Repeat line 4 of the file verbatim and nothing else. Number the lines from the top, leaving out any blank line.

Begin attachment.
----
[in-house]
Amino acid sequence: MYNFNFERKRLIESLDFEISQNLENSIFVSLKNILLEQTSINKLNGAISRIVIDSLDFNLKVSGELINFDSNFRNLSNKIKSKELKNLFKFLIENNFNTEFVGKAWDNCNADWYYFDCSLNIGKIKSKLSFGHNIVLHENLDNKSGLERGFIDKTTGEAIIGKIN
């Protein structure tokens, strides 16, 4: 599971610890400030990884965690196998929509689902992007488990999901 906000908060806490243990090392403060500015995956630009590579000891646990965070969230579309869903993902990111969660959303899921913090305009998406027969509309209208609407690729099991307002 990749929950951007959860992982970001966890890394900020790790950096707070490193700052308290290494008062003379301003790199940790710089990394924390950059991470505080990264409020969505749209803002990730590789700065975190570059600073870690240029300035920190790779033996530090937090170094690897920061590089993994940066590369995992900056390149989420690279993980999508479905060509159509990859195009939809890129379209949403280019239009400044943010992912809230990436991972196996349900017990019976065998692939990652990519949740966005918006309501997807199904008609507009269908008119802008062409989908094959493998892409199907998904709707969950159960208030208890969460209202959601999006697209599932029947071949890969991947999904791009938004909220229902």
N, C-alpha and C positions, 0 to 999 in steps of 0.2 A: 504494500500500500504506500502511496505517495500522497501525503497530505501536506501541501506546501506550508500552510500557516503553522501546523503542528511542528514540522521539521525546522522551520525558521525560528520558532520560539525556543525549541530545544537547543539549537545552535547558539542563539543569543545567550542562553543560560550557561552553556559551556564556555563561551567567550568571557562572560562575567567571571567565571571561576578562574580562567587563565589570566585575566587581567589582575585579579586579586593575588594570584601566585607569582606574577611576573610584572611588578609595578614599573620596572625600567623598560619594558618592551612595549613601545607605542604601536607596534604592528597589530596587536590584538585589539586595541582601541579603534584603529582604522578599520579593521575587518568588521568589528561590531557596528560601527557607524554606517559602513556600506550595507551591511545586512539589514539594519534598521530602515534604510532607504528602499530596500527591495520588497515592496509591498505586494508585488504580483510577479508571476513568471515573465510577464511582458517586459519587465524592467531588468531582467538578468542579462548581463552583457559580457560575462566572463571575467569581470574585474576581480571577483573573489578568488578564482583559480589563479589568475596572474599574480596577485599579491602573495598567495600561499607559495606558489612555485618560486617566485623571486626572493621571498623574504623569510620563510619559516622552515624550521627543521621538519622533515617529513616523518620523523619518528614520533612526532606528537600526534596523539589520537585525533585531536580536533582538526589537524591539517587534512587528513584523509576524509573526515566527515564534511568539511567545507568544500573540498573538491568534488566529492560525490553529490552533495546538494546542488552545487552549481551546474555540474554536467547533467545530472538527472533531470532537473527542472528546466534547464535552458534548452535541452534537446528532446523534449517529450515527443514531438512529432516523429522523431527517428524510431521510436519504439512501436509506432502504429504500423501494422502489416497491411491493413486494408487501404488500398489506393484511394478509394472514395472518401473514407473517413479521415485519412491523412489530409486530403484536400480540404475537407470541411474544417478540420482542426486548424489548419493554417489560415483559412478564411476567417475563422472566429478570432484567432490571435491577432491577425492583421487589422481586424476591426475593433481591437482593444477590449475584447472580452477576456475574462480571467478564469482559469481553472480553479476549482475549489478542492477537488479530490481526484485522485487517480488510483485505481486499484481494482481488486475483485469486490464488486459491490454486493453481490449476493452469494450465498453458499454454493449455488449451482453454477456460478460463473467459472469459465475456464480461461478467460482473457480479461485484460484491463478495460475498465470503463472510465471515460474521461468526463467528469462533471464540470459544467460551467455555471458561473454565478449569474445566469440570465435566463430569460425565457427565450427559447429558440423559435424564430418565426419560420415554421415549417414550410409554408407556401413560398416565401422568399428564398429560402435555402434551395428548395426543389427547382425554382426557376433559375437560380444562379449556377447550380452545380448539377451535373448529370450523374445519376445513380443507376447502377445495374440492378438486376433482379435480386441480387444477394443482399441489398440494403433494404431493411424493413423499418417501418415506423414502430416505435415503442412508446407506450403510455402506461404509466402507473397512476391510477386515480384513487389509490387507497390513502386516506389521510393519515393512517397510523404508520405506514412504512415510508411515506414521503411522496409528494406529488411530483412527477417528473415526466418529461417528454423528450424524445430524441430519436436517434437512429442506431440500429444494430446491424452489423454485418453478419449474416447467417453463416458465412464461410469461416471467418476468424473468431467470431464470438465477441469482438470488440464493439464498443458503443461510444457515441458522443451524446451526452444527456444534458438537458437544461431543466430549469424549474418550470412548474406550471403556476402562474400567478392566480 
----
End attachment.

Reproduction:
N, C-alpha and C positions, 0 to 999 in steps of 0.2 A: 504494500500500500504506500502511496505517495500522497501525503497530505501536506501541501506546501506550508500552510500557516503553522501546523503542528511542528514540522521539521525546522522551520525558521525560528520558532520560539525556543525549541530545544537547543539549537545552535547558539542563539543569543545567550542562553543560560550557561552553556559551556564556555563561551567567550568571557562572560562575567567571571567565571571561576578562574580562567587563565589570566585575566587581567589582575585579579586579586593575588594570584601566585607569582606574577611576573610584572611588578609595578614599573620596572625600567623598560619594558618592551612595549613601545607605542604601536607596534604592528597589530596587536590584538585589539586595541582601541579603534584603529582604522578599520579593521575587518568588521568589528561590531557596528560601527557607524554606517559602513556600506550595507551591511545586512539589514539594519534598521530602515534604510532607504528602499530596500527591495520588497515592496509591498505586494508585488504580483510577479508571476513568471515573465510577464511582458517586459519587465524592467531588468531582467538578468542579462548581463552583457559580457560575462566572463571575467569581470574585474576581480571577483573573489578568488578564482583559480589563479589568475596572474599574480596577485599579491602573495598567495600561499607559495606558489612555485618560486617566485623571486626572493621571498623574504623569510620563510619559516622552515624550521627543521621538519622533515617529513616523518620523523619518528614520533612526532606528537600526534596523539589520537585525533585531536580536533582538526589537524591539517587534512587528513584523509576524509573526515566527515564534511568539511567545507568544500573540498573538491568534488566529492560525490553529490552533495546538494546542488552545487552549481551546474555540474554536467547533467545530472538527472533531470532537473527542472528546466534547464535552458534548452535541452534537446528532446523534449517529450515527443514531438512529432516523429522523431527517428524510431521510436519504439512501436509506432502504429504500423501494422502489416497491411491493413486494408487501404488500398489506393484511394478509394472514395472518401473514407473517413479521415485519412491523412489530409486530403484536400480540404475537407470541411474544417478540420482542426486548424489548419493554417489560415483559412478564411476567417475563422472566429478570432484567432490571435491577432491577425492583421487589422481586424476591426475593433481591437482593444477590449475584447472580452477576456475574462480571467478564469482559469481553472480553479476549482475549489478542492477537488479530490481526484485522485487517480488510483485505481486499484481494482481488486475483485469486490464488486459491490454486493453481490449476493452469494450465498453458499454454493449455488449451482453454477456460478460463473467459472469459465475456464480461461478467460482473457480479461485484460484491463478495460475498465470503463472510465471515460474521461468526463467528469462533471464540470459544467460551467455555471458561473454565478449569474445566469440570465435566463430569460425565457427565450427559447429558440423559435424564430418565426419560420415554421415549417414550410409554408407556401413560398416565401422568399428564398429560402435555402434551395428548395426543389427547382425554382426557376433559375437560380444562379449556377447550380452545380448539377451535373448529370450523374445519376445513380443507376447502377445495374440492378438486376433482379435480386441480387444477394443482399441489398440494403433494404431493411424493413423499418417501418415506423414502430416505435415503442412508446407506450403510455402506461404509466402507473397512476391510477386515480384513487389509490387507497390513502386516506389521510393519515393512517397510523404508520405506514412504512415510508411515506414521503411522496409528494406529488411530483412527477417528473415526466418529461417528454423528450424524445430524441430519436436517434437512429442506431440500429444494430446491424452489423454485418453478419449474416447467417453463416458465412464461410469461416471467418476468424473468431467470431464470438465477441469482438470488440464493439464498443458503443461510444457515441458522443451524446451526452444527456444534458438537458437544461431543466430549469424549474418550470412548474406550471403556476402562474400567478392566480 